By the last week of September, within a month from departing from western France, these corps had arrived on the Rhine. Mack, who had established himself in the city of Ulm, anticipated Napoleon to approach from his west – the shortest route. Instead, Napoleon approached from the north, isolating Mack from his Russian allies. Even when the Austrian general realised what was happening, he believed Kutuzov’s Russians were hot on his heels, and allowed Napoleon to complete the encirclement by 15 October. Isolated units attempted to break out, but most were caught by the French, and on 20 October Mack surrendered his garrison of 27,000 men. As a result of the Ulm operation, Mack lost 50,000 men, while Napoleon suffered minimal casualties.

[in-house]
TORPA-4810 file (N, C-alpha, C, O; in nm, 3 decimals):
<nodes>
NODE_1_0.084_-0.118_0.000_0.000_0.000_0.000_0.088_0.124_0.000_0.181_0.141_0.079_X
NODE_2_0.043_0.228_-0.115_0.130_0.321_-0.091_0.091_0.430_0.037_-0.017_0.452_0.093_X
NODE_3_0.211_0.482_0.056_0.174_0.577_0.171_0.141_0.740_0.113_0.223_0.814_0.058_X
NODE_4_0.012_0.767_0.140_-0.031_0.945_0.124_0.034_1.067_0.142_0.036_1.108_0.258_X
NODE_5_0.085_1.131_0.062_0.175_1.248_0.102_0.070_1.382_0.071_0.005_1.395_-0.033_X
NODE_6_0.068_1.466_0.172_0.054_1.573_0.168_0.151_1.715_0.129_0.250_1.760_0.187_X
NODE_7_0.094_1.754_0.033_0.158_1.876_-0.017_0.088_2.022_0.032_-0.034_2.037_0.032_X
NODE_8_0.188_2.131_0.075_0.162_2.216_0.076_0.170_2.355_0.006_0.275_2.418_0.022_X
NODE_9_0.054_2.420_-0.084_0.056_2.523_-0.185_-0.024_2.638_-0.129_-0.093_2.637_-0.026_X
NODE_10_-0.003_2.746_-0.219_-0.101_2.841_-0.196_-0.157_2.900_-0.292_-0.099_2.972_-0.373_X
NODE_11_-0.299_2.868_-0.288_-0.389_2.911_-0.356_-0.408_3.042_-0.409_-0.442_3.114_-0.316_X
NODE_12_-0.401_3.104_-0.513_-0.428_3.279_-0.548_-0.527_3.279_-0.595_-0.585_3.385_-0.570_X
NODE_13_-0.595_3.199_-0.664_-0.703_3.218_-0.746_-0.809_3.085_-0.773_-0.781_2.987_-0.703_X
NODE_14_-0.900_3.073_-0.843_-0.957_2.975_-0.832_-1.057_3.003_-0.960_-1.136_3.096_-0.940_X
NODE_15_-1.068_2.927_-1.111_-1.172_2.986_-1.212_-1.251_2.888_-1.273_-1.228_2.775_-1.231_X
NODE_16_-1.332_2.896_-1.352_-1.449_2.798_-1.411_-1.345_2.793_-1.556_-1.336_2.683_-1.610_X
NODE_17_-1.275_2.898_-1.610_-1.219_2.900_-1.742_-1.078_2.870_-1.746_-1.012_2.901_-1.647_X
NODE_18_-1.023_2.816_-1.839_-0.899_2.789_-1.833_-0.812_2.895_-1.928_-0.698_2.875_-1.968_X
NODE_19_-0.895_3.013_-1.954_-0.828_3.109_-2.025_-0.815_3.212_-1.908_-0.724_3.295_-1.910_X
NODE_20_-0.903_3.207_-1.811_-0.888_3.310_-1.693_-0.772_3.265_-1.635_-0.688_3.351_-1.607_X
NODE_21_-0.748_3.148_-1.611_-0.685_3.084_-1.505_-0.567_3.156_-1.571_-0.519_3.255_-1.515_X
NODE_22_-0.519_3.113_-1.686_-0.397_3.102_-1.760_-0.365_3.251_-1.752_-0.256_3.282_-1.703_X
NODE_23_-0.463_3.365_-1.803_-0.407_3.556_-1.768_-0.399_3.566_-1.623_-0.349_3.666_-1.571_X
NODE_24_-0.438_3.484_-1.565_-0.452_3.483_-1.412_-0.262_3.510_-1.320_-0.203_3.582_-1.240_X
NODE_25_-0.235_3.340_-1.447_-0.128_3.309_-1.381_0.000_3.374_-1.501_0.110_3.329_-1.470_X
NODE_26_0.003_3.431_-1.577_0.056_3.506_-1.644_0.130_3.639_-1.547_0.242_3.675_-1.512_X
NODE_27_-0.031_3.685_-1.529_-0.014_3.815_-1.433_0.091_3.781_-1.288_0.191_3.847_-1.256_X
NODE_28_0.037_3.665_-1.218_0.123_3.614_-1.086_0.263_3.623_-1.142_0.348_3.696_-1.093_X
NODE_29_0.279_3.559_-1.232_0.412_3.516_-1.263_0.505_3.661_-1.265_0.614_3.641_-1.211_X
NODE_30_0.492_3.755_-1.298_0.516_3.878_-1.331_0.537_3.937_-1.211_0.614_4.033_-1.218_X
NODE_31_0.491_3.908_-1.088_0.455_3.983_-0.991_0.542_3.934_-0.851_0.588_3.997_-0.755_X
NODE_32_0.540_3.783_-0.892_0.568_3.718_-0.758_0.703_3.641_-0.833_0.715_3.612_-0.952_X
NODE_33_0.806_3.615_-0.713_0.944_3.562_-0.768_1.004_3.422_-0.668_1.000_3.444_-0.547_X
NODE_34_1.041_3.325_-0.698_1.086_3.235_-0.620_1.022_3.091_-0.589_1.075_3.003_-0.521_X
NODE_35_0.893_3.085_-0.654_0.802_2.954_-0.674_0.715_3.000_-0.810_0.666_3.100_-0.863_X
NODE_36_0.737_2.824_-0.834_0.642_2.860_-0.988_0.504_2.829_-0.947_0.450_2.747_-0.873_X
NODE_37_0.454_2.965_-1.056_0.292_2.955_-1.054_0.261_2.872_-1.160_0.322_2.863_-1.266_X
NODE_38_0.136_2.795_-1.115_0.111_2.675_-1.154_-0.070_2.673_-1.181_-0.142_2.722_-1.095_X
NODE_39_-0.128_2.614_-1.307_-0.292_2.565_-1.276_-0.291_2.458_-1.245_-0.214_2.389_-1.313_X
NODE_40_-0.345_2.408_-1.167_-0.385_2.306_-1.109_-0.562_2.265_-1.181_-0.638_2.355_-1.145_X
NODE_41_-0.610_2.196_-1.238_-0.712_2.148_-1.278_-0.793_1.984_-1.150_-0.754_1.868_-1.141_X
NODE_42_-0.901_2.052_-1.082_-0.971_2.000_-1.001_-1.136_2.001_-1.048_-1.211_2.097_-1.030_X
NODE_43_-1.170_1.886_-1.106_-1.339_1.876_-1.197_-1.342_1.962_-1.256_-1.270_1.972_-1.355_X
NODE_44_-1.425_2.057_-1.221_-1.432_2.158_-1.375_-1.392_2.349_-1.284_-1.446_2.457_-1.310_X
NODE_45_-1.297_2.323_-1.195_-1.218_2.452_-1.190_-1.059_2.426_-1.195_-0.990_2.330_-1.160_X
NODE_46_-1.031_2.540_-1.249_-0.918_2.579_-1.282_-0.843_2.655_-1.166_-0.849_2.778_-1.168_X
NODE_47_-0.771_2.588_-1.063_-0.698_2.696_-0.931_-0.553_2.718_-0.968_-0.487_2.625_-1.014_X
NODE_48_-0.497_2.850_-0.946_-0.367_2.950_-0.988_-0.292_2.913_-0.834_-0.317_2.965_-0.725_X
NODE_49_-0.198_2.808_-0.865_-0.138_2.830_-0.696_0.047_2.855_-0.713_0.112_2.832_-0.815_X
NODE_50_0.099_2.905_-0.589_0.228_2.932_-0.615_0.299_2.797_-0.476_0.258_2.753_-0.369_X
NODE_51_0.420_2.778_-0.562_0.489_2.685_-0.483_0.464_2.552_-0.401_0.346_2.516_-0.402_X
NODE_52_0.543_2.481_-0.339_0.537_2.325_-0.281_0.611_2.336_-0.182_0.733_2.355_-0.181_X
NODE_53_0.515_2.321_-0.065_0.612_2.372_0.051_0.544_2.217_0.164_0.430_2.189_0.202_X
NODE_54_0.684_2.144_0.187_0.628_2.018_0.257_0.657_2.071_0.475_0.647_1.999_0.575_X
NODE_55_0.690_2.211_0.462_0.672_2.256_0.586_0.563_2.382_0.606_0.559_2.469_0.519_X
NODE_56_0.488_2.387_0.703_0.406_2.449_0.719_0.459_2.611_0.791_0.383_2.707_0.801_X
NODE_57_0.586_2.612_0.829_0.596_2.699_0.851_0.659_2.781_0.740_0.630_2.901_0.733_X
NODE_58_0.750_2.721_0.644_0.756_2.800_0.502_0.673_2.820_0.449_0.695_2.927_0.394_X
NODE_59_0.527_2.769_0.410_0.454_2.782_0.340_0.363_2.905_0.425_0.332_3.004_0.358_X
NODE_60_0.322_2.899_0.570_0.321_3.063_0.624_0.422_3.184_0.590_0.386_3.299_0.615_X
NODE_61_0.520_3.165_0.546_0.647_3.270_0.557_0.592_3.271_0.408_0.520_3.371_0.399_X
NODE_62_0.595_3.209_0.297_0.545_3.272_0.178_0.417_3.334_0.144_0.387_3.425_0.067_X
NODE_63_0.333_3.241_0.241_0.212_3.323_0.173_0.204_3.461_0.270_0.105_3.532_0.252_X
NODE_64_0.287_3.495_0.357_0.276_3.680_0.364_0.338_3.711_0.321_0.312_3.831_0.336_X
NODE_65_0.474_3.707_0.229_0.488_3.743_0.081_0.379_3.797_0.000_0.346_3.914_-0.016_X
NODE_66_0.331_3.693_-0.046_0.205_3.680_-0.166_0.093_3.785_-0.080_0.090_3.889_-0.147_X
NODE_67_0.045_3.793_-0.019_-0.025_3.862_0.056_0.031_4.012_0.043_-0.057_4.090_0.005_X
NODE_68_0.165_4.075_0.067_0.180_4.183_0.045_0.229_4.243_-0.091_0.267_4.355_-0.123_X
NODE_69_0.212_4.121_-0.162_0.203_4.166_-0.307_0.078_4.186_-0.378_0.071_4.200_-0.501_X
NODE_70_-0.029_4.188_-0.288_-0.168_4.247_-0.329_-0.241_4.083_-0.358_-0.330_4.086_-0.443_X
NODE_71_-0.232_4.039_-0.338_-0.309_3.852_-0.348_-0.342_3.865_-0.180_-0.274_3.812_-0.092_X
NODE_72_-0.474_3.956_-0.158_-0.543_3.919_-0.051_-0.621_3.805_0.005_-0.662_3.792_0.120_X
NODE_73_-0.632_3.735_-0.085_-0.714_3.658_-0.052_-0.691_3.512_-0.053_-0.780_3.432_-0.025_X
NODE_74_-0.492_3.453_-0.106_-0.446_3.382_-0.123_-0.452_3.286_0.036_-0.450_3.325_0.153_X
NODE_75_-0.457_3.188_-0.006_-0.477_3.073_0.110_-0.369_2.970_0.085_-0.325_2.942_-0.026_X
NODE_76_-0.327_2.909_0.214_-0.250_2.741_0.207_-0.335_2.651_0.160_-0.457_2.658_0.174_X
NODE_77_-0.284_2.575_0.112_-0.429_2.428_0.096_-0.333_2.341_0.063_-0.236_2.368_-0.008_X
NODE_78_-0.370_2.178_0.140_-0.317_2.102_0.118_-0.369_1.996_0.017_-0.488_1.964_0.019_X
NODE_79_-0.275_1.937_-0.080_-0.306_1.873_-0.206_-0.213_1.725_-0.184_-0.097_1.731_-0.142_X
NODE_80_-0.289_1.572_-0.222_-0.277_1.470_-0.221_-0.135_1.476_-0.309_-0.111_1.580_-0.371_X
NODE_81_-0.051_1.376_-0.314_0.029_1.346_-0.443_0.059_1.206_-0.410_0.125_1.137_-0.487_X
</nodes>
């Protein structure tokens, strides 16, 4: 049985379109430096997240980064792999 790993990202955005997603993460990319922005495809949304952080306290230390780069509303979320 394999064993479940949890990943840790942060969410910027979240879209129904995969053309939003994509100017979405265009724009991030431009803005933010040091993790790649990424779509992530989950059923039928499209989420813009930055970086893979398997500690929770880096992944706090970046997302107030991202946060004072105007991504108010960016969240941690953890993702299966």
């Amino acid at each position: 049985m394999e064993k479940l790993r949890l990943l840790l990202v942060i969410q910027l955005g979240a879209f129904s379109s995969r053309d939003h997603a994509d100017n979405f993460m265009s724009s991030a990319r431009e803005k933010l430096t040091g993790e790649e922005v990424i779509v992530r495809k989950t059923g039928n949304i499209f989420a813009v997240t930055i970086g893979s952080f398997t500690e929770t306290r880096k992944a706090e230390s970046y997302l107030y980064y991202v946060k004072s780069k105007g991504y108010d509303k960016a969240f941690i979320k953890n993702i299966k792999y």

With ‘the unfortunate General Mack’ out of the way, Napoleon turned his attention to Kutuzov, who had been marching to Mack’s aid. Upon learning of Mack’s fate, Kutuzov retreated his advance guard of 36,000 men to get closer to his reinforcements. Over the next month, supported by the remnants of Mack’s army, Kutuzov led an impressive fighting retreat and delayed the French advance at any possible opportunity. At Schoengrabern on 16 November, Russian General Prince Bagration held off 45,000 Frenchmen with 7,000 Austrian and Russian troops, allowing Kutuzov to unite with Buxhoeweden at Olmütz (Olomouc).